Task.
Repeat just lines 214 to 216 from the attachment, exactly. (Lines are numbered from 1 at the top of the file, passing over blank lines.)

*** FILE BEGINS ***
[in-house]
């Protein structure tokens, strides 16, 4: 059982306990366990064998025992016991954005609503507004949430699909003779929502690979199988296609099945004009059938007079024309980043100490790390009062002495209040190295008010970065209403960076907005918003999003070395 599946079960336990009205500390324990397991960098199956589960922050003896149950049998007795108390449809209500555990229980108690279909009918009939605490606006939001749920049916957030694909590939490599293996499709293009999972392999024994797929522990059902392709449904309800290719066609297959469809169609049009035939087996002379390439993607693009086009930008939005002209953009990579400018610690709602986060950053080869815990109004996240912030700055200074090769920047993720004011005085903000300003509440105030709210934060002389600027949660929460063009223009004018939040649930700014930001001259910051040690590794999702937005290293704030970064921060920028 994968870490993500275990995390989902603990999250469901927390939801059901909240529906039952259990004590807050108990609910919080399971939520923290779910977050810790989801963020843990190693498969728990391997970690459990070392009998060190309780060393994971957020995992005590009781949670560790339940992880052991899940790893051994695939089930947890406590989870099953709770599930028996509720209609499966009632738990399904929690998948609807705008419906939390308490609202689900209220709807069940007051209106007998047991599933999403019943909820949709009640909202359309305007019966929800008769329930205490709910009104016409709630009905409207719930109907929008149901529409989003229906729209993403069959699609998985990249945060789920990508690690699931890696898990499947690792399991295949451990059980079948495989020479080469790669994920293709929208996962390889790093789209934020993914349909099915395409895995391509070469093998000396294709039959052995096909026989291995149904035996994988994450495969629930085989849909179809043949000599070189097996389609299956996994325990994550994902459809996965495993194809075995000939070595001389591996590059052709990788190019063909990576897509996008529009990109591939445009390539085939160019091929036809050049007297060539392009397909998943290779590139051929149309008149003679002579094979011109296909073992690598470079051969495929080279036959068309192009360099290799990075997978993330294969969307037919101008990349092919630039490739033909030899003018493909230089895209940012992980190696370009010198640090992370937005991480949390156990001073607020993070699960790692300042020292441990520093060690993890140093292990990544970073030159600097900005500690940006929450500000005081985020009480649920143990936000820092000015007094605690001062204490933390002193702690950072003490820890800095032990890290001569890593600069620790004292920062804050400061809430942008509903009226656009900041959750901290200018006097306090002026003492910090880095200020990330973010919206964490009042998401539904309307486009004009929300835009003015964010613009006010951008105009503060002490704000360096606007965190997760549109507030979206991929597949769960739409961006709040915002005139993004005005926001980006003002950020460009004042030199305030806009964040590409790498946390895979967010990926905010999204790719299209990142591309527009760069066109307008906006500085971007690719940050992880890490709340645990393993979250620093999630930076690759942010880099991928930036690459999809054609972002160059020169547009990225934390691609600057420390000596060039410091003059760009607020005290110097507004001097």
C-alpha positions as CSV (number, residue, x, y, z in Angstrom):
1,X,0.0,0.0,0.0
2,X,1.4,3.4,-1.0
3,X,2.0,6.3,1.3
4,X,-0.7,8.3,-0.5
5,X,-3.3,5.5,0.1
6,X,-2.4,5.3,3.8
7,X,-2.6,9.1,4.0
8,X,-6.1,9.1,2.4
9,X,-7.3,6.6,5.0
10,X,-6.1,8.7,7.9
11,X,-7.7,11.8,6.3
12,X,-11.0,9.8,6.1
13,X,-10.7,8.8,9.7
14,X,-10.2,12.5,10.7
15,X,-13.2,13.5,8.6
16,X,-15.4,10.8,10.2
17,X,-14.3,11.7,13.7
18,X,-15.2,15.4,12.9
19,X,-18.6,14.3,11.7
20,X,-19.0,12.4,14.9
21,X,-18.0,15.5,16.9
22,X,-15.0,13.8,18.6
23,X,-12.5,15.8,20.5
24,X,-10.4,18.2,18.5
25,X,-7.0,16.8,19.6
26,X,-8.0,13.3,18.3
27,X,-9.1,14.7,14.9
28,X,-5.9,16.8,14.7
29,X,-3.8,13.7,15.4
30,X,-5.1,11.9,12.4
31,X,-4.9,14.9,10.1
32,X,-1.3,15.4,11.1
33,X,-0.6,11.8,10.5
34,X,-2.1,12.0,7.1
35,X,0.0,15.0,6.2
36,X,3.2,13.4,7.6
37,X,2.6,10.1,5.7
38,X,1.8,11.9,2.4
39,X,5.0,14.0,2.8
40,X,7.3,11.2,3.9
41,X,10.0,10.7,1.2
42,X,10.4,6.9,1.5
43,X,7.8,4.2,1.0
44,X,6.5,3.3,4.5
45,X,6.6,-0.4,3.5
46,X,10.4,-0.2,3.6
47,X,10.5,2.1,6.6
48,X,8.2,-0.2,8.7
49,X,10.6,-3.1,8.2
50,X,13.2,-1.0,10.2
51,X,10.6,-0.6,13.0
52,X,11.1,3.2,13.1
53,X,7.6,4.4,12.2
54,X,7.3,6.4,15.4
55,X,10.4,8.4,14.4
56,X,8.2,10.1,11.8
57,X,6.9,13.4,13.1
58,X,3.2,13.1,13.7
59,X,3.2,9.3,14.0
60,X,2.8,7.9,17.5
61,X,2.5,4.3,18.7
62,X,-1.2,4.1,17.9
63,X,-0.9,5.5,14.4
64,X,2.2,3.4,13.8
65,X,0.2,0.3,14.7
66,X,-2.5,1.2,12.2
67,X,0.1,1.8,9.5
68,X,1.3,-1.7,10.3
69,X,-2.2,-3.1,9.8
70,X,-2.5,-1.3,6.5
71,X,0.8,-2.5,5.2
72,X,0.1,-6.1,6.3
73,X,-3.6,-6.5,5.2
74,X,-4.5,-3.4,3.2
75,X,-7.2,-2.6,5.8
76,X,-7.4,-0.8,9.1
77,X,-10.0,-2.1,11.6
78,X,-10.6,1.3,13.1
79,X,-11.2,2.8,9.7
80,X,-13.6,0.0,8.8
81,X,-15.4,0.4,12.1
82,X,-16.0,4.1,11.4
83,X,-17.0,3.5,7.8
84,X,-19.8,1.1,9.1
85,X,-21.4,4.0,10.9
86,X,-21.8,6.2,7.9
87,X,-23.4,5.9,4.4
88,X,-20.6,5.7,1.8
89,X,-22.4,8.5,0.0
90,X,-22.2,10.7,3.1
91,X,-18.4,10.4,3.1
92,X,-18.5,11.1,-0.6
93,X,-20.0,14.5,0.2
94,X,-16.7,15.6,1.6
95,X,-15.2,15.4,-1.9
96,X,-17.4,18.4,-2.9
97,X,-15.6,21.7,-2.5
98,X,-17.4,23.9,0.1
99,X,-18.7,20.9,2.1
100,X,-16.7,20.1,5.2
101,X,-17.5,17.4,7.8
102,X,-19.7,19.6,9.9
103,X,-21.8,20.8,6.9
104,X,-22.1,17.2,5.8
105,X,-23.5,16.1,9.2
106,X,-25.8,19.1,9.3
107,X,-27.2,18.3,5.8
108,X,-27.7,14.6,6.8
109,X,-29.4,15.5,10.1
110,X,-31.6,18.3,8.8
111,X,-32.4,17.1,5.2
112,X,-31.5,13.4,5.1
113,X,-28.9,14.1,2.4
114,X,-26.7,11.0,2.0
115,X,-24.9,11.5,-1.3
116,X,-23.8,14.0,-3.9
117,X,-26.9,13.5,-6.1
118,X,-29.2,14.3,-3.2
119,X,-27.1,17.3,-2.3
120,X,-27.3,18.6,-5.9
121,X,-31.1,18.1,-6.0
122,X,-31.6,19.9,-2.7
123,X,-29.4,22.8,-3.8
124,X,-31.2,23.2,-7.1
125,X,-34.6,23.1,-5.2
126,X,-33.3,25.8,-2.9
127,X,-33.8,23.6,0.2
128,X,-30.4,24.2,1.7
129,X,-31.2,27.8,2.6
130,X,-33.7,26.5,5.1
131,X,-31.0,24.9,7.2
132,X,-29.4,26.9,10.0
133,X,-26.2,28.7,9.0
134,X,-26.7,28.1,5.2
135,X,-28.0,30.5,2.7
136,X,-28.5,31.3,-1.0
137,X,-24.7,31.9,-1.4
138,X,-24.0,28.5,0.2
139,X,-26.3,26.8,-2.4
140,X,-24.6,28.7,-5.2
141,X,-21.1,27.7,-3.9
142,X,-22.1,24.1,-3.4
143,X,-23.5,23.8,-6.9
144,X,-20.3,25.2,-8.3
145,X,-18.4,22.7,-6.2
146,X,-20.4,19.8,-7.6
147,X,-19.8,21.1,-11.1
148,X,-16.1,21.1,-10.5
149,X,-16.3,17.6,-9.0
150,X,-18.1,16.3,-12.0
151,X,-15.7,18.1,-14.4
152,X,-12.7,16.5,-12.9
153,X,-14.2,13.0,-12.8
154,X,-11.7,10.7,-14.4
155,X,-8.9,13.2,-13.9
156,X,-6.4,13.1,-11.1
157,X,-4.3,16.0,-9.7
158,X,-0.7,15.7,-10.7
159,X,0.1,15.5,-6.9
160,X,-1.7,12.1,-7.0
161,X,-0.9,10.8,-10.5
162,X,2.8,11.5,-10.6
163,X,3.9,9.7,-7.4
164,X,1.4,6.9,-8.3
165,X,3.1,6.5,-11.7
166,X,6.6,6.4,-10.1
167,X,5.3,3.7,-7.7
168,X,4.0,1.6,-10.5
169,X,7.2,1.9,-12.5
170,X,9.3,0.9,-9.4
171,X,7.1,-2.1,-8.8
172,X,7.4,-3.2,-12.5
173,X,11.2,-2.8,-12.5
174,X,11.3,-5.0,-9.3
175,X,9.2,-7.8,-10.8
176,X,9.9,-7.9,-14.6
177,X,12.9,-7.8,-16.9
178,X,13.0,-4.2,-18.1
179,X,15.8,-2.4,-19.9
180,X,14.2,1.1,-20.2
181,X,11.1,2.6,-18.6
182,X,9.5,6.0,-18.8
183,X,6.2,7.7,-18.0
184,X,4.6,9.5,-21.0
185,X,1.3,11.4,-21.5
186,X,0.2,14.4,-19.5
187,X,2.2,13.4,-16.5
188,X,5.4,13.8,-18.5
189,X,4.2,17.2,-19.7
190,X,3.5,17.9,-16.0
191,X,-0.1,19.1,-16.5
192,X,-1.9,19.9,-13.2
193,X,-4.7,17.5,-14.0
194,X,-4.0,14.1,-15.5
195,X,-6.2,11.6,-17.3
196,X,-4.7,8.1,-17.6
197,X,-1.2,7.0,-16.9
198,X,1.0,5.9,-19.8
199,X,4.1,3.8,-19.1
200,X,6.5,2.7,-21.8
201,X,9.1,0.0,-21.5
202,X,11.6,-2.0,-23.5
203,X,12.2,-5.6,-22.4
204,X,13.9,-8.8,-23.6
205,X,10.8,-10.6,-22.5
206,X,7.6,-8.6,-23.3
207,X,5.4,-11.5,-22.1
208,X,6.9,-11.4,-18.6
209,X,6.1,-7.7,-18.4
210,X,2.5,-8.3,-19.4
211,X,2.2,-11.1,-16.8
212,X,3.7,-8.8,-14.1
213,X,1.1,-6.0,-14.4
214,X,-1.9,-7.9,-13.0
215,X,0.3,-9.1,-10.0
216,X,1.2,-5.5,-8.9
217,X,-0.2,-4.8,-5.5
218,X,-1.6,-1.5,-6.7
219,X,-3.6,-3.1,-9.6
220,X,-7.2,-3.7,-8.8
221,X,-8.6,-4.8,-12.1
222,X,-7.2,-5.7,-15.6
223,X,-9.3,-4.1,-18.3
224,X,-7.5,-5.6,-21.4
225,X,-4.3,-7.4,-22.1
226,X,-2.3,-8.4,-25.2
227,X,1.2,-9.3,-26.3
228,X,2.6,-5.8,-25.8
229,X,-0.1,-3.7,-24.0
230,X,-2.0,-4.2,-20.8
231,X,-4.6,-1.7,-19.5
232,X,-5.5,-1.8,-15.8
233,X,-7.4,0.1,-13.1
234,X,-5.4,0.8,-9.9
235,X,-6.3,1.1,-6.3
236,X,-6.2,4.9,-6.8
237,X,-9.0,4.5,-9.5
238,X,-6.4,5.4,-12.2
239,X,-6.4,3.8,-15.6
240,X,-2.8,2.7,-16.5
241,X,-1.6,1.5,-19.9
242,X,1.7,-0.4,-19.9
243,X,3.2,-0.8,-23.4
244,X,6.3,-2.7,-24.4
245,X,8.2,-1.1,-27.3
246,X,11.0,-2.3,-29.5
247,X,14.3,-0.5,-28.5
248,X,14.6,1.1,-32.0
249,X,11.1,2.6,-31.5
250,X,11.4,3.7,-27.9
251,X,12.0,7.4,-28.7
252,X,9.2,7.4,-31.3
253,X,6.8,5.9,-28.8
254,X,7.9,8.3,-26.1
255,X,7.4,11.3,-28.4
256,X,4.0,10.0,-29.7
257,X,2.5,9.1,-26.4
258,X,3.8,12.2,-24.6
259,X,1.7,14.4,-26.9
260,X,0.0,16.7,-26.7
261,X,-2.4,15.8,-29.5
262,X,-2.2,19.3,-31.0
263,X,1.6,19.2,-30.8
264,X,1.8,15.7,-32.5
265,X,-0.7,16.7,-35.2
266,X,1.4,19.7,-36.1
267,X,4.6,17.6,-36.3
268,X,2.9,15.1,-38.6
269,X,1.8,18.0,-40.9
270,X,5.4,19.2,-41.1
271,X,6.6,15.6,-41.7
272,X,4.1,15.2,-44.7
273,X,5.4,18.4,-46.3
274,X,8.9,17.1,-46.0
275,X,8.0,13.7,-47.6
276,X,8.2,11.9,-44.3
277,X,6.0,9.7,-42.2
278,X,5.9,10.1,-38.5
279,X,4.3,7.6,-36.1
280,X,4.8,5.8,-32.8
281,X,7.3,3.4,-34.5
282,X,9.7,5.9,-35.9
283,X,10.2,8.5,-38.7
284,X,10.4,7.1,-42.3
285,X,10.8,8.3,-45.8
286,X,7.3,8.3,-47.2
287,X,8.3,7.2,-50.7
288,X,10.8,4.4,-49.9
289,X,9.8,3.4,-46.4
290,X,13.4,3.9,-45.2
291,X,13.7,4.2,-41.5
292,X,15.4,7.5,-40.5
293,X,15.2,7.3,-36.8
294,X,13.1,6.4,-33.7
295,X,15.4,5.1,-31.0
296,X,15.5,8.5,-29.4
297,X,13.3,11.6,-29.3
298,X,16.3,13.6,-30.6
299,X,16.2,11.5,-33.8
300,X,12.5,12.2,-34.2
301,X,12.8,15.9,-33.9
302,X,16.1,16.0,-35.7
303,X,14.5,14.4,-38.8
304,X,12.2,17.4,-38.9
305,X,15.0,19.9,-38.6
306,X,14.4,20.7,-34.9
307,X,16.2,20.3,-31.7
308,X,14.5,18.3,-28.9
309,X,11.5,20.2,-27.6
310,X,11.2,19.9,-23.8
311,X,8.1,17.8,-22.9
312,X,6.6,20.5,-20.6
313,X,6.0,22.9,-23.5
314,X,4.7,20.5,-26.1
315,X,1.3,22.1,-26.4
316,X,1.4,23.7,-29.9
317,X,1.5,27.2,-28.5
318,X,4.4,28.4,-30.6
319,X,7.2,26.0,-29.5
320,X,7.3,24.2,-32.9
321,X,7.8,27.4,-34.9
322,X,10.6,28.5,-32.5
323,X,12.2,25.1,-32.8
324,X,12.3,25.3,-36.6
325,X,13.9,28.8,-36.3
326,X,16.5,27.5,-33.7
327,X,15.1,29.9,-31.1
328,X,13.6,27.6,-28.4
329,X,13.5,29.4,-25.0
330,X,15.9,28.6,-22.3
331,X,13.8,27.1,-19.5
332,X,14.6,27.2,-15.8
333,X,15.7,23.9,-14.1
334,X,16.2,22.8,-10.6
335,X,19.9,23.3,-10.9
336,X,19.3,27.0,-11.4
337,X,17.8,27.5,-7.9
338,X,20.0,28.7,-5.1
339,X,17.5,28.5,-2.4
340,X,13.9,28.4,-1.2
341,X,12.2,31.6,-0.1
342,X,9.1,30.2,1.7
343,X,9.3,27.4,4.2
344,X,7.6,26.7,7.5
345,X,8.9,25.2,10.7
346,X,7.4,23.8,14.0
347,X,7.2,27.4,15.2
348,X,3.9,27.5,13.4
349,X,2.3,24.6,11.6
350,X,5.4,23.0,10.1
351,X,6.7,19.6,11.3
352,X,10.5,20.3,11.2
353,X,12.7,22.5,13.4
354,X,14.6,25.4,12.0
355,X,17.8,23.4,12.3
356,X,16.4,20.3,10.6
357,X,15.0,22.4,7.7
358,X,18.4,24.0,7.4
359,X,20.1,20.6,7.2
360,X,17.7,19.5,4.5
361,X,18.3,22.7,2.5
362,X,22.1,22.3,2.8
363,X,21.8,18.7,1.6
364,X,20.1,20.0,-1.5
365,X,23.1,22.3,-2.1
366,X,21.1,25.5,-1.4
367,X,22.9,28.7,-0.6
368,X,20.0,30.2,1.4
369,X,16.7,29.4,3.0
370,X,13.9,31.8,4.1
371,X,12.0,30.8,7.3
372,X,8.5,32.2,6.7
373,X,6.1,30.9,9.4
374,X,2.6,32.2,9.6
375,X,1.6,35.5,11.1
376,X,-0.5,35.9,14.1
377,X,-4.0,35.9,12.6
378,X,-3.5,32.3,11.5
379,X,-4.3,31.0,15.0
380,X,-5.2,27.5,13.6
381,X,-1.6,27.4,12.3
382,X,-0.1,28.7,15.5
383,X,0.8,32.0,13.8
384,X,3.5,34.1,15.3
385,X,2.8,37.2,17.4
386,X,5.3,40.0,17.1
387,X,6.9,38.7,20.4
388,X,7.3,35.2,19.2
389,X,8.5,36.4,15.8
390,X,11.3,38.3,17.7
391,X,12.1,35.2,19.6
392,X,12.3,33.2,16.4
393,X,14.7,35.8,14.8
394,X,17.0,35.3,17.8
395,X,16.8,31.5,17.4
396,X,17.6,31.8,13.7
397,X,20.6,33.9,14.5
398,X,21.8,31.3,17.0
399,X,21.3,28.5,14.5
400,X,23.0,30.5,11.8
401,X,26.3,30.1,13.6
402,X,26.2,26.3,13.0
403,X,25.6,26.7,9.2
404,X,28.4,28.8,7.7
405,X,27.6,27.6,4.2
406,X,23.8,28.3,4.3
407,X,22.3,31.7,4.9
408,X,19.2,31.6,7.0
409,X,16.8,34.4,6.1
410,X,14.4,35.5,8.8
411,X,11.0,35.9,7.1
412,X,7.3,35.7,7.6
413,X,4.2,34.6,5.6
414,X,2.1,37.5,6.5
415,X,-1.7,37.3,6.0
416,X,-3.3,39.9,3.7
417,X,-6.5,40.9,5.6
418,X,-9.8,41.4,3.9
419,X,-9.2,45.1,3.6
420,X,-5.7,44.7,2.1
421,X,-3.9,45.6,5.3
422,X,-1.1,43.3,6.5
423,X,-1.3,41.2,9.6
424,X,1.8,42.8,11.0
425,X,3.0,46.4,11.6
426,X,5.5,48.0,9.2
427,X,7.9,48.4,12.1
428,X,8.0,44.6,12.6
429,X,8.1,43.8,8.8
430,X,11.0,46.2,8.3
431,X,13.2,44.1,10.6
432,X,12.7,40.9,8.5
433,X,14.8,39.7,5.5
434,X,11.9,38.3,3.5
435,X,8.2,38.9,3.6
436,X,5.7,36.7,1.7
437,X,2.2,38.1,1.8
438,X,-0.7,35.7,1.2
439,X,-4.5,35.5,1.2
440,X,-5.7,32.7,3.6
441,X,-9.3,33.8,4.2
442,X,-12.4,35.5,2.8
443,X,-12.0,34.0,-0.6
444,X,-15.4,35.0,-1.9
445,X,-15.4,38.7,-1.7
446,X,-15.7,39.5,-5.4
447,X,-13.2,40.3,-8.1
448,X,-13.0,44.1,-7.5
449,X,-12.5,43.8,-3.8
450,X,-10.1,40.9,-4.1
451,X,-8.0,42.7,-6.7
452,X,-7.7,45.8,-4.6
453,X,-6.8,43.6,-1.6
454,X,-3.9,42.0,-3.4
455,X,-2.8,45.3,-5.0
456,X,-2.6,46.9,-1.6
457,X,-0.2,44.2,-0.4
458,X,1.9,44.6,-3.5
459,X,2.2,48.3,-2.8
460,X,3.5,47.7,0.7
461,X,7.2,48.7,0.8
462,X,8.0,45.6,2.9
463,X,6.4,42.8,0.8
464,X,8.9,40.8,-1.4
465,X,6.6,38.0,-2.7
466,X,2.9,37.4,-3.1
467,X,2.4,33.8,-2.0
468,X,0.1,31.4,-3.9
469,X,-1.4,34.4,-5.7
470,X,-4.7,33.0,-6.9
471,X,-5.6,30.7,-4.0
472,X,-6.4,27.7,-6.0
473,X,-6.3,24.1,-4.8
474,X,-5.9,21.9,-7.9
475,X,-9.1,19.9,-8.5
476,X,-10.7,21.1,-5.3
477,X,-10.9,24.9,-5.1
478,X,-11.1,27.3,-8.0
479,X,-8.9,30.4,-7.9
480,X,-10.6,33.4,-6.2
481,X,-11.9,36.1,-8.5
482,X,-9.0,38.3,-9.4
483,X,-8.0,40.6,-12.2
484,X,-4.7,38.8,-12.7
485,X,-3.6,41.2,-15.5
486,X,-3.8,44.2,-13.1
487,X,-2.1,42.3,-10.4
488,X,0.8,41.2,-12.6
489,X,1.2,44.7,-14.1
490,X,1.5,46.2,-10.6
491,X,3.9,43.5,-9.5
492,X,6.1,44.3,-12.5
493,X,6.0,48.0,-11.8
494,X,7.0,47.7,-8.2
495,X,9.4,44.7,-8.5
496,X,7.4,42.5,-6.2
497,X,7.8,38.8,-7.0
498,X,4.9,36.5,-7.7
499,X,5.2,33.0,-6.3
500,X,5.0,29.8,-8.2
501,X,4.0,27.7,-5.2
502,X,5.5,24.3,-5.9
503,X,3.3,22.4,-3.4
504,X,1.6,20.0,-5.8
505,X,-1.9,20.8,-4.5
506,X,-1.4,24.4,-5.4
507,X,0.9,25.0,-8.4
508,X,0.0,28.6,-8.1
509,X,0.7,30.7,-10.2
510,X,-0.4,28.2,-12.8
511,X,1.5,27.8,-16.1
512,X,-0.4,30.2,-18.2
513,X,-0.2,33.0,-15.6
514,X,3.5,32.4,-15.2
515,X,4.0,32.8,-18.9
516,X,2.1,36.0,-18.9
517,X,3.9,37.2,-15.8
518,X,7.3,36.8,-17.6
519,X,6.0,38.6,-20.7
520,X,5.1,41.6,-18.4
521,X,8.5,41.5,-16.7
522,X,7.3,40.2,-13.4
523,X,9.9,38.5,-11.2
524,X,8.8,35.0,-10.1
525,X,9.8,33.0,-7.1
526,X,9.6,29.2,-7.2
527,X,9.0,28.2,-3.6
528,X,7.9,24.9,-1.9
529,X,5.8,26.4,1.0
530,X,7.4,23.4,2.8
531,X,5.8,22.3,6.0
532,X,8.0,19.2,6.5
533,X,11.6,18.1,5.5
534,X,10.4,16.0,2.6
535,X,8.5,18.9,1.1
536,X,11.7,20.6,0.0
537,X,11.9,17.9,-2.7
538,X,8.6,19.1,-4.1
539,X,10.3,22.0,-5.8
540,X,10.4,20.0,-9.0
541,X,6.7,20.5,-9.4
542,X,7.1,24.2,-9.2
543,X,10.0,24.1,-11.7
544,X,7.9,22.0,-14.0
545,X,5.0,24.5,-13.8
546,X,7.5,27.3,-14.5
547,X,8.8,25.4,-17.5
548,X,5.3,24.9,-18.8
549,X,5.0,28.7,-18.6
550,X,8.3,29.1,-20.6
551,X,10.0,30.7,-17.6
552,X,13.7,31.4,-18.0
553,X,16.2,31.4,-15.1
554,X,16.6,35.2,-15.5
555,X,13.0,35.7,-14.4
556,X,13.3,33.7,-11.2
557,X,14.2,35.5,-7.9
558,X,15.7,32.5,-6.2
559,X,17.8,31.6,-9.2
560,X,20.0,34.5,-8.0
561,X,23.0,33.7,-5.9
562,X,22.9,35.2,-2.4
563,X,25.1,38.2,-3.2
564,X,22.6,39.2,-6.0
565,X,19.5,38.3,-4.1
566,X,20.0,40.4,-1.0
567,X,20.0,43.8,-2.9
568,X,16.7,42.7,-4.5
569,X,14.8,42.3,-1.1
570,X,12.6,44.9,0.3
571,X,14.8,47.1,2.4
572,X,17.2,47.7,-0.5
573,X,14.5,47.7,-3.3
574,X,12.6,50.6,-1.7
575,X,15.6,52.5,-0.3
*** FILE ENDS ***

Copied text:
211,X,2.2,-11.1,-16.8
212,X,3.7,-8.8,-14.1
213,X,1.1,-6.0,-14.4